What It Would Take To Turn Bryant & May Into A TV Series

Bryant and May

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We’re ‘in discussion’. My people are talking to their people. We’re running a few ideas up the flagpole and seeing who salutes.

I get to play this game every couple of years. As my detective duo approach their twelfth full-length novel, I realise how much of the past decade I’ve spent discussing the idea of them being turned into a TV series. It sometimes seems that everyone wants to do it, but nobody quite gets there. Having anything turned from one format into another is always difficult. Books don’t often make great films, especially now that executives often spend their days looking for beat-points and pleasure spikes instead of plots and characters. We got to the starting gate with several projects (their history has been outlined here before), but Bryant & May always stumbled at the BBC, long considered the first port of call for any series.

They stumbled because of something called ‘New Tricks’, a show I’ve never seen, apparently very popular and frequently cited as being too much of a clash with a Bryant & May series. As far as I can tell this is nonsense, as my detectives have an entirely different operating procedure, and arcane London is a main character. In fact, I can’t think of anything quite like a Bryant & May series – it would be quirky but not fanciful, strange but not beyond the realms of possibility. Nearly every character I create is based on somebody real.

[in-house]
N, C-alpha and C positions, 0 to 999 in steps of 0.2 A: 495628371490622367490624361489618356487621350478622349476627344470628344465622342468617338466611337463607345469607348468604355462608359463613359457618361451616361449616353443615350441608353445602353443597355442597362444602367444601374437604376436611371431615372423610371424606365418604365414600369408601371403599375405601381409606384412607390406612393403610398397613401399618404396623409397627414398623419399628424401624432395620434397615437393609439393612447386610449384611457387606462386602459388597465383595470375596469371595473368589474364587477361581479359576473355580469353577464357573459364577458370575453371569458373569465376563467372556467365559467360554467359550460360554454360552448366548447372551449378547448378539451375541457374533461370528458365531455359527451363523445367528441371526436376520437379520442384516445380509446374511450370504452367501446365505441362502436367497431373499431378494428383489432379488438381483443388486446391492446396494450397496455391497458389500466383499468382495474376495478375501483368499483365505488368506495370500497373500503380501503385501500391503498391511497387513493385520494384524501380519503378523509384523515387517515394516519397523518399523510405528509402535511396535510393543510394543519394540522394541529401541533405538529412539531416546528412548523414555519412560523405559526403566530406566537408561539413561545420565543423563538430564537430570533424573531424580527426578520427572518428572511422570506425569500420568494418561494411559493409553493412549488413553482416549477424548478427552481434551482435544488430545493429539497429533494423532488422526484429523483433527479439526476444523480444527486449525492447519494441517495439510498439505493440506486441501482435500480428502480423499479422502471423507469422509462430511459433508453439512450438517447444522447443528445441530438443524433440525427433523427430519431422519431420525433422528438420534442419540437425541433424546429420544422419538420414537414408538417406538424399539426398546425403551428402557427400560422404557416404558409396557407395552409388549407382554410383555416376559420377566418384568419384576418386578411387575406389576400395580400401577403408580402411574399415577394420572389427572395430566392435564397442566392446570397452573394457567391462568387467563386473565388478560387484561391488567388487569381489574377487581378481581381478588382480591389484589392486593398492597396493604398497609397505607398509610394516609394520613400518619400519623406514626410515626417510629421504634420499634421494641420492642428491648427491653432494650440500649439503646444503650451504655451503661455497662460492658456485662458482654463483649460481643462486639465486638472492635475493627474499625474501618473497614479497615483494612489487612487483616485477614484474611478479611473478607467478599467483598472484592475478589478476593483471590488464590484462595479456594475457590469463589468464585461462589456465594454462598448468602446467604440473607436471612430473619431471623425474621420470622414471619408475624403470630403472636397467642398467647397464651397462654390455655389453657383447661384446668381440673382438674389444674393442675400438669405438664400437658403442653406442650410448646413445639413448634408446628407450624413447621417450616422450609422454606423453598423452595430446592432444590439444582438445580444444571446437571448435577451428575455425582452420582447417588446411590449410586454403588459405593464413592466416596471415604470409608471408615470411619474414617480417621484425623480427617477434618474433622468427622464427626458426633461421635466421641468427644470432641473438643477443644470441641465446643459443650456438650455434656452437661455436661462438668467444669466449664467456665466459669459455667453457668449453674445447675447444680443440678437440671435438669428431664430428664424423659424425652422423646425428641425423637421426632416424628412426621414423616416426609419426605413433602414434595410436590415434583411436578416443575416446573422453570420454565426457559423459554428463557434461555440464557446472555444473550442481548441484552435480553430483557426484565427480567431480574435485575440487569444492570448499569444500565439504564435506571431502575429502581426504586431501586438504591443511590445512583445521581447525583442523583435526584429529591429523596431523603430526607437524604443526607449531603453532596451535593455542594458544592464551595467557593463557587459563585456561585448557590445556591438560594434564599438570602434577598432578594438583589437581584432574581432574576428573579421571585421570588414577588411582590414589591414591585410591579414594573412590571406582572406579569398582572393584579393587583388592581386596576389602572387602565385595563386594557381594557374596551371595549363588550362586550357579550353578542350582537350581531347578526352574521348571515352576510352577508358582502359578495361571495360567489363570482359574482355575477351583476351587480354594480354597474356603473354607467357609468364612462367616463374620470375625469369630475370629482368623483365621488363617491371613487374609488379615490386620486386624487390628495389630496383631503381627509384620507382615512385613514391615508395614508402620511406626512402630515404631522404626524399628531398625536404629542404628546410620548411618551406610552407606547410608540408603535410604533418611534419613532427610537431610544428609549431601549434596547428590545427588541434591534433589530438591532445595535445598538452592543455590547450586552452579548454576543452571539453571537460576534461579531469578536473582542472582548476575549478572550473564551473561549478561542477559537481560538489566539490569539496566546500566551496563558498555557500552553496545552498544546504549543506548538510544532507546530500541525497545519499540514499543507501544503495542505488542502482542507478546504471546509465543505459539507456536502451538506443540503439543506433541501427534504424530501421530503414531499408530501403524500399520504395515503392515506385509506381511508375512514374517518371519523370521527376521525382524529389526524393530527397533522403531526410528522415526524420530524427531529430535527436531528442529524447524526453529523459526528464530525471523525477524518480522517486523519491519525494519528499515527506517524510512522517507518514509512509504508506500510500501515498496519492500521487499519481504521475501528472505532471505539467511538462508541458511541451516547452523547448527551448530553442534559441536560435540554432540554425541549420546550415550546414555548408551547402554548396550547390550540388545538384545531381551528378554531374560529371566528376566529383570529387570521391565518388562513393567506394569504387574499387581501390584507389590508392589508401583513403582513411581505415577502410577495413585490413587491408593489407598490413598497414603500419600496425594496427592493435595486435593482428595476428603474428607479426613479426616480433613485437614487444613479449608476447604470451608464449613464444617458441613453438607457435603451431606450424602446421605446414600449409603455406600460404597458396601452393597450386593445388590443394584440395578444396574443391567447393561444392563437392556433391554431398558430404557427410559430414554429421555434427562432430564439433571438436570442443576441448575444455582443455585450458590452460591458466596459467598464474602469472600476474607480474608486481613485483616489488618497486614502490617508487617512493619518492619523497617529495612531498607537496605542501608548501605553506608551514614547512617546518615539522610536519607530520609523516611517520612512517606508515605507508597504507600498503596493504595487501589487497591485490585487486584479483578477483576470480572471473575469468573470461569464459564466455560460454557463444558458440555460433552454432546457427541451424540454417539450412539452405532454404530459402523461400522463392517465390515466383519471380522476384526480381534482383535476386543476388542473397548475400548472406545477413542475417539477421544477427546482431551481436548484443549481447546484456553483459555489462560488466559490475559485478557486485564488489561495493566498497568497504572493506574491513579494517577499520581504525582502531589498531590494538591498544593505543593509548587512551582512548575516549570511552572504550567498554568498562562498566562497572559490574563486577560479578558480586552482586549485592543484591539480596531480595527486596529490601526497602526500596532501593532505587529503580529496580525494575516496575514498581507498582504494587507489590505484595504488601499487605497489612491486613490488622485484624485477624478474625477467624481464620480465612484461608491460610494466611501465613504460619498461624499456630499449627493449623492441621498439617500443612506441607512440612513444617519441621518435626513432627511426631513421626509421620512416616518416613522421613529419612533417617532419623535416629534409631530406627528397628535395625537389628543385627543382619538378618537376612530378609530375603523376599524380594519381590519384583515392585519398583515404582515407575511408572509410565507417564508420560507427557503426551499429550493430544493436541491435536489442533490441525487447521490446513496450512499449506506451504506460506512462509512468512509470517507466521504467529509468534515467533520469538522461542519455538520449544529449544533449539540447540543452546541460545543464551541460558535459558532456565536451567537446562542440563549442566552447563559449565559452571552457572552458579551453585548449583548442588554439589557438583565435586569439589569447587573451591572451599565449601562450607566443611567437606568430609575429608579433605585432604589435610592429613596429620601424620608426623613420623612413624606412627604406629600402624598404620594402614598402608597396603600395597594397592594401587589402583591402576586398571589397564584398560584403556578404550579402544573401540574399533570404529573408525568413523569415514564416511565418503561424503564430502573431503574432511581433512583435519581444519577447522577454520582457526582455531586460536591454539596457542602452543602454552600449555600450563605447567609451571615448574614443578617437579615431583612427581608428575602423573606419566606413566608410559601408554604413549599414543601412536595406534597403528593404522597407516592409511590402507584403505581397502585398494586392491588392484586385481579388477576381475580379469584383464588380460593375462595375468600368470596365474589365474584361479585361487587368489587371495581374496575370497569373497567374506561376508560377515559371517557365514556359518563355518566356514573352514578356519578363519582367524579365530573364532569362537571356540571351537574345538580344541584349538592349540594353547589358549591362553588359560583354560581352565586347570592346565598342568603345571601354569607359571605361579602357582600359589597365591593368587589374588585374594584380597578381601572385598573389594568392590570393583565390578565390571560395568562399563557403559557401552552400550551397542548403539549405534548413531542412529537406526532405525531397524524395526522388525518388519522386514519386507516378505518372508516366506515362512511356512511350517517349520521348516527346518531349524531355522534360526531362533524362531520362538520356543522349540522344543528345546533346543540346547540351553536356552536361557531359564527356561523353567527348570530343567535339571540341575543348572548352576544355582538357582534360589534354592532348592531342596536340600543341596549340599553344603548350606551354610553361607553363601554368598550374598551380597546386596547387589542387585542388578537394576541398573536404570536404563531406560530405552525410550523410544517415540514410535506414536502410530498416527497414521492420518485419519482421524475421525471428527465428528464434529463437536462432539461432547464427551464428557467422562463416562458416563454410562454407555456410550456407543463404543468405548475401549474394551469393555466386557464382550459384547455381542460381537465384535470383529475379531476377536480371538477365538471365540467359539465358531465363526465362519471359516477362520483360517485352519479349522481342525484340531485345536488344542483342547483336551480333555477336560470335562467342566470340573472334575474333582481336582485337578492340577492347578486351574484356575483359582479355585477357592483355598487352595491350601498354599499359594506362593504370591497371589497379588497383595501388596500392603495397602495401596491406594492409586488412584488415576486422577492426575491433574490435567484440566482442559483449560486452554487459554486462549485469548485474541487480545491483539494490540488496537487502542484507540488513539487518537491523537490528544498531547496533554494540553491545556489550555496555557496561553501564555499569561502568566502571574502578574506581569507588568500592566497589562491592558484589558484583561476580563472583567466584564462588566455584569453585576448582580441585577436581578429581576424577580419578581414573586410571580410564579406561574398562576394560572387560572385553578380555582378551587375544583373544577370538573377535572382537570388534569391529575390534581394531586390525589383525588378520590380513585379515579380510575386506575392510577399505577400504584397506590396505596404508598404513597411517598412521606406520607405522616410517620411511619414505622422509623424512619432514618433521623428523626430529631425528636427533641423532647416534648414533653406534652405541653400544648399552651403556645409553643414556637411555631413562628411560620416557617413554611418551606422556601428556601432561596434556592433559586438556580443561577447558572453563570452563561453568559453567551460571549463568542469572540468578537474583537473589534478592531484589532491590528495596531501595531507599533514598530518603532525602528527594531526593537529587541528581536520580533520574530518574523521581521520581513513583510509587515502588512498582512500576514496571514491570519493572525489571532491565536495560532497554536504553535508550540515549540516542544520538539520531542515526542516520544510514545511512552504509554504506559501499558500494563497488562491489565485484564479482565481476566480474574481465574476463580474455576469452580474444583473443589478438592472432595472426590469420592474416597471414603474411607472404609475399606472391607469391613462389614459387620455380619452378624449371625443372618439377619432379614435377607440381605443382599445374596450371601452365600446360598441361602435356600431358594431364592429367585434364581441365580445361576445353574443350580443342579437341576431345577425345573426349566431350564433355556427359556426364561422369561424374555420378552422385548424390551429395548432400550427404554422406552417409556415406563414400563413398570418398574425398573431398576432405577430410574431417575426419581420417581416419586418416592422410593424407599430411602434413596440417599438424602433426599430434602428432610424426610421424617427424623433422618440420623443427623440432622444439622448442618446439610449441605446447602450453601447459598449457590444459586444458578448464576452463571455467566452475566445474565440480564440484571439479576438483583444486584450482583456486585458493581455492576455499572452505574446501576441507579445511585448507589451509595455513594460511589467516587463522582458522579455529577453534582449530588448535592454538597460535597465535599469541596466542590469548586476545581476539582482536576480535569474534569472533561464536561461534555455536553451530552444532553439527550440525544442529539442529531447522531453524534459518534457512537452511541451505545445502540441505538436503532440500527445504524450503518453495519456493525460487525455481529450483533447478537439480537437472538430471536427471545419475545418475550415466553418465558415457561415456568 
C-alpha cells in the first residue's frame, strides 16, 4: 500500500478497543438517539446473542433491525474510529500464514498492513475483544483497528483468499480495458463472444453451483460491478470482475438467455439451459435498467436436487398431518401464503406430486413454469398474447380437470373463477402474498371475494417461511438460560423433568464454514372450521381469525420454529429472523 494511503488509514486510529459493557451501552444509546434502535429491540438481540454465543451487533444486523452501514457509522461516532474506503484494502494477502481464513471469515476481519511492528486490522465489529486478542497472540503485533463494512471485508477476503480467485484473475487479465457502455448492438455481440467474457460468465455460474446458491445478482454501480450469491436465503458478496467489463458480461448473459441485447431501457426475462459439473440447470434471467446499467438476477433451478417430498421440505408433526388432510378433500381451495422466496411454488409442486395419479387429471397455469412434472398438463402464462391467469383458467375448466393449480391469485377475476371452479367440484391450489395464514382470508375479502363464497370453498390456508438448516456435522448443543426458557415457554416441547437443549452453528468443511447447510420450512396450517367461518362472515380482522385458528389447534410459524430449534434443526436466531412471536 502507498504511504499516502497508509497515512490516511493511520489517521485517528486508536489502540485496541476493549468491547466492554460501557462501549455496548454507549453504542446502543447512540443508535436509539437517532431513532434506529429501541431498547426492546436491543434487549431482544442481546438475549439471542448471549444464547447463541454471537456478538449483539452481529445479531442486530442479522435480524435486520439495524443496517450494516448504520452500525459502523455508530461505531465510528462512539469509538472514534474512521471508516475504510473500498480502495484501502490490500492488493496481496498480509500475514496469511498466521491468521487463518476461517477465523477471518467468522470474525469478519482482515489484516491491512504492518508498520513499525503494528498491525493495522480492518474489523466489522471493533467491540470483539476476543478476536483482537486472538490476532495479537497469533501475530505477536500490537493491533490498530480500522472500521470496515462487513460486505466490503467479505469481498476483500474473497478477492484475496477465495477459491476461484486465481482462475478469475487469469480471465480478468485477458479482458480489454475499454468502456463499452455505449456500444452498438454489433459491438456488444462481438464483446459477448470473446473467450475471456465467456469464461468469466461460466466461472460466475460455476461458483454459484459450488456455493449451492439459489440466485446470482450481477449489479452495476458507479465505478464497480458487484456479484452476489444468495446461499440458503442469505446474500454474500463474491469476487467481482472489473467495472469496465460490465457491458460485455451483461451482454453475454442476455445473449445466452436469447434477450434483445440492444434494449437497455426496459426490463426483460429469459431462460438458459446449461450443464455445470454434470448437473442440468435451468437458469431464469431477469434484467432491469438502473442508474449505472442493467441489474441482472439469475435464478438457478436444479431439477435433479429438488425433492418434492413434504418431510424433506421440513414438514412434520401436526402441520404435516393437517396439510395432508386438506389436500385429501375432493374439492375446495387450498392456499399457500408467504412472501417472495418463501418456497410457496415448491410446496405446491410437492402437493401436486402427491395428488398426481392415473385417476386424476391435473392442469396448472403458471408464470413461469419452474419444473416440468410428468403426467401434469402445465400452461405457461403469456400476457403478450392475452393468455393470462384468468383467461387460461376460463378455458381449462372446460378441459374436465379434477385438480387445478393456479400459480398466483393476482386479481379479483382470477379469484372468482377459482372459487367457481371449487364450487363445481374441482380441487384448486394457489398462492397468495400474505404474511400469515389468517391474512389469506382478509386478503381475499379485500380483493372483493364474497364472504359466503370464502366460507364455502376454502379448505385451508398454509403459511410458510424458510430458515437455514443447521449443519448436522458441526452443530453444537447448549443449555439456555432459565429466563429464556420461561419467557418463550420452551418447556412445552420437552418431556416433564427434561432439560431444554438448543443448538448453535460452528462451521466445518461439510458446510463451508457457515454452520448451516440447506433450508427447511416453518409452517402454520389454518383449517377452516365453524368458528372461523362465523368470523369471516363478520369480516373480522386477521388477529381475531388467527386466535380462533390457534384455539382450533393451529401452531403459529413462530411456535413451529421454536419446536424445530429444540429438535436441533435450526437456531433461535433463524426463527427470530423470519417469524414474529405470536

But there are other problems Bryant & May would have to overcome – they’re defiantly, proudly, resolutely older than most leading show heroes. They often operate beyond the law, and the supporting characters are nearly all loners, outsiders. Then there’s the expense – shooting in London is far from cheap.

So in answer to the question what would it take to make Bryant & May into a TV series, the answer is: Bravery!

But we have some good ideas now, and a good team is starting to form. Let’s play the game and see where it goes this time. whenever I feel myself losing steam, it seems something happens to pep me up. Today’s pepper was a review from Book Reporter (US) which read in part: